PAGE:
LINGUIST List 23.4553|
Wed Oct 31 2012
Diss: Socioling/ Tok Pisin: Walczynski: 'A living language. Selected aspects of Tok Pisin...'
Editor for this issue: Lili Xia
From: Marcin Walczynski <marcinwaluso2.pl>
Subject: A living language. Selected aspects of Tok Pisin in the press (on the basis of ''Wantok'' newspaper)
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Institution: Wroclaw University
Dissertation Status: Completed
Degree Date: 2009
Author: Marcin Walczynski
Dissertation Title: A living language. Selected aspects of Tok Pisin in the press (on the basis of "Wantok" newspaper)
Dissertation URL: http://www.pwsz.nysa.pl/oficyna/a_living_language.php
Subject Language(s): Tok Pisin (tpi)
The book strives to fulfil five main aims and objectives:
1. It is an attempt to demonstrate that pidgins and creoles are worthy of
serious linguistic study as in the past they used to be criticised as well as
ridiculed and if some mentions of them were made, they were usually in the
forms of humorous references and anecdotes told by the speakers of
European languages who, by doing so, wanted to show that pidgin speakers
were barbarous and primitive people, incapable of any reasonable thought.
2. The study aims at showing the role of Tok Pisin in one of the most
multilingual countries of the world - in Papua New Guinea. This is done by
discussing Tok Pisin internal history - i.e. the linguistic growth - and external
history - i.e. the socio-cultural factors underlying the emergence and
development of Neomelanesian Pidgin English. The role of this pidgin in the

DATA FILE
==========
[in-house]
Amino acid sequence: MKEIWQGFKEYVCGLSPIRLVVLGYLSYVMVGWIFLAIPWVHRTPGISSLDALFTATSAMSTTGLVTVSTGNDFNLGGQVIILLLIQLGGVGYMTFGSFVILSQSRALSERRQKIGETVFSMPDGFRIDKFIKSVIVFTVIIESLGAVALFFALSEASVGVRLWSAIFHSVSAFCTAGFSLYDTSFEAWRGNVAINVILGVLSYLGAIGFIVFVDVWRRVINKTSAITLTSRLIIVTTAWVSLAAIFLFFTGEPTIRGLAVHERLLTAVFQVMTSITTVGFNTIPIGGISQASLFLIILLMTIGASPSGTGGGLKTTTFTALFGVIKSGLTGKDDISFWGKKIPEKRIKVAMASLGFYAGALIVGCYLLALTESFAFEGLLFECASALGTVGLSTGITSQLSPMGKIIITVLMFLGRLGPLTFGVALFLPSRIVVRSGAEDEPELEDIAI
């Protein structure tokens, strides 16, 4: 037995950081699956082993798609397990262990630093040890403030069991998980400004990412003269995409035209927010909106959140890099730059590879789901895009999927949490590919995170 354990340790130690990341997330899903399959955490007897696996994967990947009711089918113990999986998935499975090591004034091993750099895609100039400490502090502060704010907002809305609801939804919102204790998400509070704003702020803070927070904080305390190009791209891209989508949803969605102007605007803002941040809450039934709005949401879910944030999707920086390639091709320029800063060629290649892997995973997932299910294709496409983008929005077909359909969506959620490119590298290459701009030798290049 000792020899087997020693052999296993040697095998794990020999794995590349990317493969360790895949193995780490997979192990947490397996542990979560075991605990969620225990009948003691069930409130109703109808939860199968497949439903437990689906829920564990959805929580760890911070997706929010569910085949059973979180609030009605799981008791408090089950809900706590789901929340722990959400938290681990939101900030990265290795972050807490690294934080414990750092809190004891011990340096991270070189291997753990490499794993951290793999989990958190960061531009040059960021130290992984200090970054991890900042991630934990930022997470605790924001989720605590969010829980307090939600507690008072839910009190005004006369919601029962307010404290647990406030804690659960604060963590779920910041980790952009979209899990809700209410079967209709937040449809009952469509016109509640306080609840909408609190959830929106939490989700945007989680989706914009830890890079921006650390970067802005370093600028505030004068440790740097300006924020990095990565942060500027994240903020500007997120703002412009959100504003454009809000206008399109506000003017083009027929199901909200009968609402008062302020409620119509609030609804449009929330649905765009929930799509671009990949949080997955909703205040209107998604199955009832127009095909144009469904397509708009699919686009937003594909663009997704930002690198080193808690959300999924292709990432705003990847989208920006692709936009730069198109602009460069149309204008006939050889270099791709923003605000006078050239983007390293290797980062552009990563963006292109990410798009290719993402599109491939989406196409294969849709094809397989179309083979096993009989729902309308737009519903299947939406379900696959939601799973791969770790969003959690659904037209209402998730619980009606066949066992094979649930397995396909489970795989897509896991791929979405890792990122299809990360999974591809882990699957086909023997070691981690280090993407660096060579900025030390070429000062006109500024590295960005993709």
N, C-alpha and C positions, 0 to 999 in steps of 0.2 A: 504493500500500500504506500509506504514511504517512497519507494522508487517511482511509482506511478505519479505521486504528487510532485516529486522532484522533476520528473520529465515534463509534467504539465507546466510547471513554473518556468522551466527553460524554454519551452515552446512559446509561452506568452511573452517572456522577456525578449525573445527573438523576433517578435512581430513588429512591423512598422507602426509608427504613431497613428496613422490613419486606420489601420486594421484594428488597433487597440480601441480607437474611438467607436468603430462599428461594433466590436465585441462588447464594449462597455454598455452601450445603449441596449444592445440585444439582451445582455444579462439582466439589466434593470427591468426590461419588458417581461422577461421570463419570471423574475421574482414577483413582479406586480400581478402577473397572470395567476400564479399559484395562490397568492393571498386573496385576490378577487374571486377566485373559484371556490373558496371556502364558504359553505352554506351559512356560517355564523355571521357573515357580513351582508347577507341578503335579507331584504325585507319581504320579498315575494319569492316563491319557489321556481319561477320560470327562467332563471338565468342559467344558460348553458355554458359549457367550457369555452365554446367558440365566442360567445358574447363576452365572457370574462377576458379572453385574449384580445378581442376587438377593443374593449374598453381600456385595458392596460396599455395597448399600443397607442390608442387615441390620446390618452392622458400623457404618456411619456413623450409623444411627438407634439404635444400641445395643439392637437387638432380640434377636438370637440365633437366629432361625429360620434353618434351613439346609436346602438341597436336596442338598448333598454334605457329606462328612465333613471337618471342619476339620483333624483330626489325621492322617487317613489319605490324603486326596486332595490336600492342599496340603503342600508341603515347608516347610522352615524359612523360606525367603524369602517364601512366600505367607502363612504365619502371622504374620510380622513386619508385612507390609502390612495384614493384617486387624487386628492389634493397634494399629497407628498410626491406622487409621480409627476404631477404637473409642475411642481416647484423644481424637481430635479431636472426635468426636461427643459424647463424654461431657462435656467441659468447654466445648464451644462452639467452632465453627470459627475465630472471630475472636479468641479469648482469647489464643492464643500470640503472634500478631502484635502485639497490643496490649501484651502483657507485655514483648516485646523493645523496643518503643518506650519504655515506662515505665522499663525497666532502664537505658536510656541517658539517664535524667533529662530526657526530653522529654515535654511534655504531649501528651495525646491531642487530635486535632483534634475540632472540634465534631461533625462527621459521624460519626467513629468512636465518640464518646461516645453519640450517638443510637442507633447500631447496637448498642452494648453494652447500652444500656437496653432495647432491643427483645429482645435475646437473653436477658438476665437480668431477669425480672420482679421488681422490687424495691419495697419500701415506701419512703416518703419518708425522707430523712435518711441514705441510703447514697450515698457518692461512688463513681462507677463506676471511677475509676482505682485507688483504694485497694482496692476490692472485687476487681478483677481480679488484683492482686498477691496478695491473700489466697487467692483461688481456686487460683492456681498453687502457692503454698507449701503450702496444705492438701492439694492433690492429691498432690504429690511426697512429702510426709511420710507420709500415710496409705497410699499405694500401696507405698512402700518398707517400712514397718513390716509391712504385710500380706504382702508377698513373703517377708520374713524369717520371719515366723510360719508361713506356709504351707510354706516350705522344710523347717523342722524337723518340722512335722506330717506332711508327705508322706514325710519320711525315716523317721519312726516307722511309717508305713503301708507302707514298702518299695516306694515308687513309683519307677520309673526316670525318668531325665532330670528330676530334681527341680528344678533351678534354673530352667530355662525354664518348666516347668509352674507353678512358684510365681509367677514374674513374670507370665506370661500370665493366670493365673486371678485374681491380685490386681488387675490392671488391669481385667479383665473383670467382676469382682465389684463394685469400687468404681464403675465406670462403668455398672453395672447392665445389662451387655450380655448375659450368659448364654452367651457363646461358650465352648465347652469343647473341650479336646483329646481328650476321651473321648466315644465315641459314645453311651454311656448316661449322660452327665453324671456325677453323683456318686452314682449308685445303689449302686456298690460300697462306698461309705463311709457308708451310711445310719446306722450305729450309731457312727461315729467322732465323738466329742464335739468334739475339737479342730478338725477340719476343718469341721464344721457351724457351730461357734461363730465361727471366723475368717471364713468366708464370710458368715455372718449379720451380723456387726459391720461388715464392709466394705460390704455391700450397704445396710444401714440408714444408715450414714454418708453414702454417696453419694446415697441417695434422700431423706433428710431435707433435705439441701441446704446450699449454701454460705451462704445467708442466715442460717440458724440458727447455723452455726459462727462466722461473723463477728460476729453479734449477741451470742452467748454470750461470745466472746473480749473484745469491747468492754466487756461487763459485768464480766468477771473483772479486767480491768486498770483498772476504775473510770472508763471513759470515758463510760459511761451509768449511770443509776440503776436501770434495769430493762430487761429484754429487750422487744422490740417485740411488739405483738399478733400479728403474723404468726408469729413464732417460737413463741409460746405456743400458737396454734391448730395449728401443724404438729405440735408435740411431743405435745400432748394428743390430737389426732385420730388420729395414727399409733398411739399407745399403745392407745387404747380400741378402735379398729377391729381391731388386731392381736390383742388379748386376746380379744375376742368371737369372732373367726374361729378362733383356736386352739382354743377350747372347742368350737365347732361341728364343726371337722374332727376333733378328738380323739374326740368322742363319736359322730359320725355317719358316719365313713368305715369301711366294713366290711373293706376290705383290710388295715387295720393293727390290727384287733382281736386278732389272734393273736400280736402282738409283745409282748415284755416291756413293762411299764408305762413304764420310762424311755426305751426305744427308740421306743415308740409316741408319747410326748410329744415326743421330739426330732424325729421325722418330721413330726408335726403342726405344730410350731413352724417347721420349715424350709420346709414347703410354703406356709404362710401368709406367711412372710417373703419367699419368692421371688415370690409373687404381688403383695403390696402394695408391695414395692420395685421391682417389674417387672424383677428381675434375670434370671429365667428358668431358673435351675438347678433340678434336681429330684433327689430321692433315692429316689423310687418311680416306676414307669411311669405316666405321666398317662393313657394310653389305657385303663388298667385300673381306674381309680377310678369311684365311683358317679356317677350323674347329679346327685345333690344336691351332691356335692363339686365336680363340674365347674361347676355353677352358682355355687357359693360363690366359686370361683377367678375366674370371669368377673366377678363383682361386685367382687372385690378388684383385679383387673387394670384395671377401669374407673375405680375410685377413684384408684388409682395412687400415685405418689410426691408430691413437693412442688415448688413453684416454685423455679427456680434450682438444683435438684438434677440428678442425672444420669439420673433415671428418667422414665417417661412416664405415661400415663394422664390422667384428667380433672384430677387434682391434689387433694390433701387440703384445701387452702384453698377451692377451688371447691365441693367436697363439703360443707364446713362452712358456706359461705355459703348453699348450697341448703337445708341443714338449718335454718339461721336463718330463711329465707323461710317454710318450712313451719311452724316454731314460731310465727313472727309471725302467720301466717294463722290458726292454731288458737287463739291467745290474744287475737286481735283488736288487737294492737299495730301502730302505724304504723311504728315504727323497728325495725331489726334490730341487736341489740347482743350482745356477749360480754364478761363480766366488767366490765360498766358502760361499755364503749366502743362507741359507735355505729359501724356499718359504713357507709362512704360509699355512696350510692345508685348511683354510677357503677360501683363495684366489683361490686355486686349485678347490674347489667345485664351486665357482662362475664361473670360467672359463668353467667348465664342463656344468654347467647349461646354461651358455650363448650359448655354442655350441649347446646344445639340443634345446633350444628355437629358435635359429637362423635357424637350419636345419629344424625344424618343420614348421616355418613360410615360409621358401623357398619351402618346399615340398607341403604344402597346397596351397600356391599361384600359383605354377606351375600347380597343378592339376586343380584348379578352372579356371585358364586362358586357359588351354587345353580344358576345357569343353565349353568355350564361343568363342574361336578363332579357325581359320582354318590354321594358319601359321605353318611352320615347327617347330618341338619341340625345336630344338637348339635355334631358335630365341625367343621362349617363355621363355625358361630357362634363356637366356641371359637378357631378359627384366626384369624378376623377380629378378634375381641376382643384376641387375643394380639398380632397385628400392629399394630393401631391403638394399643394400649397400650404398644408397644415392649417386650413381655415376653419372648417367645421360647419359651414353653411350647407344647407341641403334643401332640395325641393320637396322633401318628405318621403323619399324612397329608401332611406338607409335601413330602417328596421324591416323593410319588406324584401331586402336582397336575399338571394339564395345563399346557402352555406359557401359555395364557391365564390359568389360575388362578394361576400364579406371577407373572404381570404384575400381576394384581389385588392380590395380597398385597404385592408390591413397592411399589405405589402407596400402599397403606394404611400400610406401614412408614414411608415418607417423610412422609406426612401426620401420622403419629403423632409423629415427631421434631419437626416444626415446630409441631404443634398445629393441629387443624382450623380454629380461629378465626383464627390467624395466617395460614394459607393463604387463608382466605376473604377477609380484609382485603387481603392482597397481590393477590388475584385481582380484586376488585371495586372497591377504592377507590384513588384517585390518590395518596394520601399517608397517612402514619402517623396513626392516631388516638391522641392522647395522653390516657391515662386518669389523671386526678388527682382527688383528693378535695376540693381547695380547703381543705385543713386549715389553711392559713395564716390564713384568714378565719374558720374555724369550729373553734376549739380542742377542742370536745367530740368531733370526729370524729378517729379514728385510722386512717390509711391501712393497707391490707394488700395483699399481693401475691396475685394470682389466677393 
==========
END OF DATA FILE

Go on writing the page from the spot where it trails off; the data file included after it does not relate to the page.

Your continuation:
region of Melanesia is discussed against the background of the linguistic
situation of the area, where so many different languages are used.
3. Owing to the fact that Wantok - the newspaper which the research parts of
this book are based on - is claimed to be written in the standard form of Tok
Pisin, the next goal is to assess whether Wantok is really an example of a
printed medium with standard Tok Pisin in use.
4. Tok Pisin is used in so many areas of social life that it is definitely more
expanded than other pidgins. This has been confirmed by another analysis
carried out in Chapter 6 which has shown that Neomelanesian Pidgin English
lexicon and grammar are adequately developed to realise the majority of
language functions (i.e. emotive, referential, phatic, conative). However, on
the basis of the corpus, it can be concluded that the poetic and metalinguistic
functions have not yet been fully developed.
5. The fifth aim of this book is to answer the question of why certain types of
Wantok writing - or more precisely, advertisements, public notices and
announcements - are published in English. Wantok is sometimes referred to
as a Tok Pisin-only newspaper but it is not really so. The coexistence of Tok
Pisin and English in this newspaper can be called textual diglossia.
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